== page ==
A semi-bluff is where you bet a hand a little bit stronger than you should or make a bet implying a hand is a bit better than it is. Usually the hope and prayer behind a semi-bluff is that if someone calls you, you have a decent chance of outdrawing your opponent.
Think of a semi-bluff like having a pit bull puppy with a deeper-than-normal bark. It sounds evil enough that most people will stay away. And for those who venture into the yard? Well, maybe it’ll grow big enough that by the time your opponent opens the door to your house, the dog can tear his leg off.
When to semi-bluff
The rules for semi-bluffing are nearly identical to those of regular bluffing. The biggest difference is you’re going to be playing more heavily with the concept of drawing with a semi-bluff (whereas a full-on bluff tends to deal more with the community cards that are already dealt).
Here’s an example: Imagine you have K♥ 10♥ and the flop is Q♦ Q♥ 9♥. You’re sitting in later position, and someone bets in front of you. A raise here is a semi-bluff. You don’t really have a hand yet to speak of — just a straight draw, a flush draw, and a straight-flush draw. The hidden beauty of a raise, however, is that it may make people think you have trip queens this instant and are trying to do something like drive the flush draws away.
Here’s another example: Say you have A♠ 3♠ playing from a late position and the flop is a rainbow 9♠ 5♥ 3♣. That’s a truly anemic and shaky flop — so much so that there’s a pretty good chance no one’s going to touch it with his hole cards. A raise post-flop isn’t that bad of play in and of itself, but considering that you can catch an ace, or have a freak shot at two running spades for a flush, a raise here falls into the category of semi-bluff. (If you got a caller here and then saw another spade on the turn, it’s probably worth following it with yet another semi-bluff. Your opponent almost certainly would put you on trips at that point because he wouldn’t think you’d be crazy enough to play for a running spade flush.)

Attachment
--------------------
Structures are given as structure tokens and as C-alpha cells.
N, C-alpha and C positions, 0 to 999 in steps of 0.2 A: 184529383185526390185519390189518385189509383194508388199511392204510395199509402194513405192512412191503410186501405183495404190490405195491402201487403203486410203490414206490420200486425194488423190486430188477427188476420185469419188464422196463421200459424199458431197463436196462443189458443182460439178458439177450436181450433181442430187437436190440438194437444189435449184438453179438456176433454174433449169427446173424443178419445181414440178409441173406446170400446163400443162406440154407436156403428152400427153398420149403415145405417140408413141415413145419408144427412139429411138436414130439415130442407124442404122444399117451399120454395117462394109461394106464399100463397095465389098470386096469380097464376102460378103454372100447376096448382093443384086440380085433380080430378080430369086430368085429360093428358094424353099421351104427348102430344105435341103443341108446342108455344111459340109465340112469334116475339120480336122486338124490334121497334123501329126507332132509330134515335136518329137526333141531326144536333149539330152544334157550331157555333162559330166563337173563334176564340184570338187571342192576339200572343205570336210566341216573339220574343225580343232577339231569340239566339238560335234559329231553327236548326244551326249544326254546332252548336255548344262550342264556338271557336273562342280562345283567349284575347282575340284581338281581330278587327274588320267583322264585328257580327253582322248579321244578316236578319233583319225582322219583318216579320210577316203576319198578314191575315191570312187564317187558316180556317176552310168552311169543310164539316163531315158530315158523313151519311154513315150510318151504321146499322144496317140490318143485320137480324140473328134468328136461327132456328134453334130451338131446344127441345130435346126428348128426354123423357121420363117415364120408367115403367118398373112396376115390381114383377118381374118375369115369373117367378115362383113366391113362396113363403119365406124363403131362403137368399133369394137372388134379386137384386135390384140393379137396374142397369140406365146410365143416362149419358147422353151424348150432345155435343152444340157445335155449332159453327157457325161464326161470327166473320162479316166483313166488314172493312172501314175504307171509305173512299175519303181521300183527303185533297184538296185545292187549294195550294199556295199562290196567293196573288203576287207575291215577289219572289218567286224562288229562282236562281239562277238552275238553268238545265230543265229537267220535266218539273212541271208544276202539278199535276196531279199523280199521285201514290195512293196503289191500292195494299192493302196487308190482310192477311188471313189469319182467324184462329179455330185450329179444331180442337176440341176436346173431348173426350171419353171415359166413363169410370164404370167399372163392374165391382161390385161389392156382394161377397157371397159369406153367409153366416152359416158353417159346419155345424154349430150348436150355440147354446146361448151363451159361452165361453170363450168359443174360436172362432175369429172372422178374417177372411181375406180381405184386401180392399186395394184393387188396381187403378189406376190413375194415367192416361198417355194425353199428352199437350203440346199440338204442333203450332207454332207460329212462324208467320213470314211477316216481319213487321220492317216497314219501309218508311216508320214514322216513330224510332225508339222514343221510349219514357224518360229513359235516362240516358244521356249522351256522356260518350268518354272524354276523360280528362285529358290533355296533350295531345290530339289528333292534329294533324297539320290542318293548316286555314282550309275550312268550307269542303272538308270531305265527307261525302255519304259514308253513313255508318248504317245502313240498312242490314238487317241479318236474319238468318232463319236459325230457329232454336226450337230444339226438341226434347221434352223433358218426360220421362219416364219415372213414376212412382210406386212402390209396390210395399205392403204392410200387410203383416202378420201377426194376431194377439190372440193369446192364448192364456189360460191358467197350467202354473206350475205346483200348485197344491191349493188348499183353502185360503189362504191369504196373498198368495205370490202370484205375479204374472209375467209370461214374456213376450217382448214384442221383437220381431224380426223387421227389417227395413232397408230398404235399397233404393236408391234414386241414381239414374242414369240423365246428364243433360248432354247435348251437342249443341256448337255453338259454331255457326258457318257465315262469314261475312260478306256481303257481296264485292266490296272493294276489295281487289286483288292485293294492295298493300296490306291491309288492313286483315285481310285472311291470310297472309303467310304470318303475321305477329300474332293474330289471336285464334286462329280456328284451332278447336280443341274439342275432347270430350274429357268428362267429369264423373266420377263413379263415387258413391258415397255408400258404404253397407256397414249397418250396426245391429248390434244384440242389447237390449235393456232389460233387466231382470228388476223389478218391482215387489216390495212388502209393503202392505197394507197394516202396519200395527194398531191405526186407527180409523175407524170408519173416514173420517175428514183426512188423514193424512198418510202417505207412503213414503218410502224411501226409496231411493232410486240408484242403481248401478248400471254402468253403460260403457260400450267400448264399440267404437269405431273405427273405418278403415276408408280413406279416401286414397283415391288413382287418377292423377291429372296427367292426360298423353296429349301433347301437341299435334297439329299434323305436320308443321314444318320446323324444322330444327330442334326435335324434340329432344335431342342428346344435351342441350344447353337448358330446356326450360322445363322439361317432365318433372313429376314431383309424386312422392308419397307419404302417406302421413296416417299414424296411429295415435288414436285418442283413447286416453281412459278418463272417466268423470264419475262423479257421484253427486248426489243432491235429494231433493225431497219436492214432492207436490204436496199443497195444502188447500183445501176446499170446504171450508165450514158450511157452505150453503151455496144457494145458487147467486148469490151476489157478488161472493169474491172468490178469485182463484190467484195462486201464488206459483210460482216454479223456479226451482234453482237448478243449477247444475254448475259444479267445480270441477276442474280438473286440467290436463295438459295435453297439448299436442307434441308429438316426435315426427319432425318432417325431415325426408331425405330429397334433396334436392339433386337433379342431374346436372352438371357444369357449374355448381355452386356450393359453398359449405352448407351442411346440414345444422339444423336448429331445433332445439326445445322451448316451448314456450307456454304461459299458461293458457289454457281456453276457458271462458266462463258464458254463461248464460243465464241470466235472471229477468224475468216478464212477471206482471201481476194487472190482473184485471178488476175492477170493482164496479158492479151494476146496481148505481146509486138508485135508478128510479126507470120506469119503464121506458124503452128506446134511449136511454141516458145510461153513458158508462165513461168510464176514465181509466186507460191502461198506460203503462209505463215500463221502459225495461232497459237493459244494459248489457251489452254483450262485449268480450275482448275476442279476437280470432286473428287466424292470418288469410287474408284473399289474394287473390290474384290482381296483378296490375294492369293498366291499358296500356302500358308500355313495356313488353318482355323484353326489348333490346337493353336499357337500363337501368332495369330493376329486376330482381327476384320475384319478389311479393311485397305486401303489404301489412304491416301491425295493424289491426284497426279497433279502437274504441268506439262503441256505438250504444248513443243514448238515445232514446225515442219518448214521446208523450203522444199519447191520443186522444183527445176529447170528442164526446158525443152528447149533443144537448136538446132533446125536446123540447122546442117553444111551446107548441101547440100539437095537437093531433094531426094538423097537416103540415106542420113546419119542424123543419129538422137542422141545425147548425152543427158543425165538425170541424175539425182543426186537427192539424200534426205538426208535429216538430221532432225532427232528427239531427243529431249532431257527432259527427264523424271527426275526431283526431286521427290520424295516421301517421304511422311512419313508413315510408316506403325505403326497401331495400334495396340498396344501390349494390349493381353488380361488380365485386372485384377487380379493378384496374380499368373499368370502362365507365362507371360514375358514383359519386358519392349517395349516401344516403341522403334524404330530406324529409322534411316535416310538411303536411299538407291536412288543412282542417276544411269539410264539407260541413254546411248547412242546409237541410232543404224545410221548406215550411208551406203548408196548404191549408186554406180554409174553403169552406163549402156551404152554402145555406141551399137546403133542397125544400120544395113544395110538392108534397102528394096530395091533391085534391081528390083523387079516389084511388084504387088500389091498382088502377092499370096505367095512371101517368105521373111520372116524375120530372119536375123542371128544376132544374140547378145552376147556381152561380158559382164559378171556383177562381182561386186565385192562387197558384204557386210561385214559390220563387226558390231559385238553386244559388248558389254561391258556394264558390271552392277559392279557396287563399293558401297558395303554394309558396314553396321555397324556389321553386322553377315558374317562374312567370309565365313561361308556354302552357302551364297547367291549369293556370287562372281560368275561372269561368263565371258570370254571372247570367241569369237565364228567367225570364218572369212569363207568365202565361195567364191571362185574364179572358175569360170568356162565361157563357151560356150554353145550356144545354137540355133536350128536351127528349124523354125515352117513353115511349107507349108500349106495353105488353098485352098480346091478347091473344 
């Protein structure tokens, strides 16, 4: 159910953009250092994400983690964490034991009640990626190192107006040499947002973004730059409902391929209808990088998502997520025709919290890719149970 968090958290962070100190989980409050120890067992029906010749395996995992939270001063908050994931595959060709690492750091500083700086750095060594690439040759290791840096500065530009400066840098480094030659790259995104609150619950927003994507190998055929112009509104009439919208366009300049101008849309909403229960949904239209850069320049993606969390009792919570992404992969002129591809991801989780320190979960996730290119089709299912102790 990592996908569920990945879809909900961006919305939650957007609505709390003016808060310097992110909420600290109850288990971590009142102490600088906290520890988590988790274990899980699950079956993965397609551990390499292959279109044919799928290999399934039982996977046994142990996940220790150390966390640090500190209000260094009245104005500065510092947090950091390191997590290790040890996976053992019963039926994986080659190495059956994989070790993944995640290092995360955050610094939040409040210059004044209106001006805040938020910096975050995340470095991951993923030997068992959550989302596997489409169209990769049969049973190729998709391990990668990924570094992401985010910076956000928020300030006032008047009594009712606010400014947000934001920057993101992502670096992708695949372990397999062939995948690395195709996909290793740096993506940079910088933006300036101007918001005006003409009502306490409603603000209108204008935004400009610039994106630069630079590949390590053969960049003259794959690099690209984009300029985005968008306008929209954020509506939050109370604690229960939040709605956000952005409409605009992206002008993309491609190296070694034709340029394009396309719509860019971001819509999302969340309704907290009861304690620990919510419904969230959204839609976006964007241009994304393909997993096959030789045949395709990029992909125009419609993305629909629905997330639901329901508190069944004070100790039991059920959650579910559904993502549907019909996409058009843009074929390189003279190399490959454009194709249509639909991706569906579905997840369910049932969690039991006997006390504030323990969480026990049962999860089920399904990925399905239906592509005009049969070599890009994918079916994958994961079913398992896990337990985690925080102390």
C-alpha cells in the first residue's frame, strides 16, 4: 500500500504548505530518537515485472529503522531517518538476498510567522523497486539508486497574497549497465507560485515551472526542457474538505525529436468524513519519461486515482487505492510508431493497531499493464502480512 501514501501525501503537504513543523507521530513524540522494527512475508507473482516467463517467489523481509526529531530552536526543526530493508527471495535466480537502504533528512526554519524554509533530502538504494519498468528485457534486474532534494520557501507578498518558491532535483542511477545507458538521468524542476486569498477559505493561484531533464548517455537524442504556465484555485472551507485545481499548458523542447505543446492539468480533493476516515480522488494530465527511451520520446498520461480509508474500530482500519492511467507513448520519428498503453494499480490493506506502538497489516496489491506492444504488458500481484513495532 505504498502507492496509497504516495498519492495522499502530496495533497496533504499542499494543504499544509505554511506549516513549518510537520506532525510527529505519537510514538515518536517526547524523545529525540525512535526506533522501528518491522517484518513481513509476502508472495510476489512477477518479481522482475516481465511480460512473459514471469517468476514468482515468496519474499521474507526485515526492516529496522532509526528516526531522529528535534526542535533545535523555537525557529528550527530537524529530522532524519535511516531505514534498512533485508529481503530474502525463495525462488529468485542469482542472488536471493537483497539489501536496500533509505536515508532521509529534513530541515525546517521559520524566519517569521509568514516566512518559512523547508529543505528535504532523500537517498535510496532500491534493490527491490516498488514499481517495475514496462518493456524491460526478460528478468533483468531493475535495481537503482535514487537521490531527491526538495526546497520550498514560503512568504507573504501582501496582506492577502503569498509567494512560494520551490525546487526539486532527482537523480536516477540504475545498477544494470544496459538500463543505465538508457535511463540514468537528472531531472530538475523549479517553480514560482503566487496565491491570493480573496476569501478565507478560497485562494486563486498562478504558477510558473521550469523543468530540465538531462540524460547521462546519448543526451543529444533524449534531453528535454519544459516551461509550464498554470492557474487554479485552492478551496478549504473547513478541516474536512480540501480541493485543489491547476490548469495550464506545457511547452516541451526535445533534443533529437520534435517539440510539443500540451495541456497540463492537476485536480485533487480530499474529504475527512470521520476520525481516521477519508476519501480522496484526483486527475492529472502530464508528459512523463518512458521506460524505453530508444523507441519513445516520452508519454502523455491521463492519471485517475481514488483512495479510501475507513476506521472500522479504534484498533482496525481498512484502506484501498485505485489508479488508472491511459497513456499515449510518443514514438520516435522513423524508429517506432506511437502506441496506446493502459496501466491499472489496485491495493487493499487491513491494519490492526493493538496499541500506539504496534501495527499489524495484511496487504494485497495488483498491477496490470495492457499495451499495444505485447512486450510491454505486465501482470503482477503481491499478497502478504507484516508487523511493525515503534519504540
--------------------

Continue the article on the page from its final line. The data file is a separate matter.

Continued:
Obviously, people who are more likely to fold to a flat-out bluff are also more likely to pass on a semi-bluff.
There are a couple of reasons to consider a semi-bluff:
When someone folds, you get their money 100 percent of the time.
There are no bad beats, no lucky draws — you just flat-out win. The more often you can make this happen at a Poker table, the better your game will do in the long run. Semi-bluffing gives you chance at making that happen.
Semi-bluffing is also a nice toe into the water of the bluffing pool. It’s not a full-on bluff, so you may not be as uncomfortable about doing it (either consciously or unconsciously) because you feel you can actually make things better with a draw. This comfort, in turn, may make the play seem more “natural” to other players at the table and make them more likely to pass. Getting this kind of emotional support and security over your bluffing habits will do nothing but help your game.
Semi-bluffing is harder for opponents to read and figure out, even after they see your cards. Unless you’re playing in a home game, and especially if the people around the table are a little fatigued and the game has essentially dropped into autopilot, what happened is often not totally clear. You may get a mild taint as being either insane or just a bad player if people can’t put rhyme or reason to it. But it’s not as if a reputation like that is going to bother your game.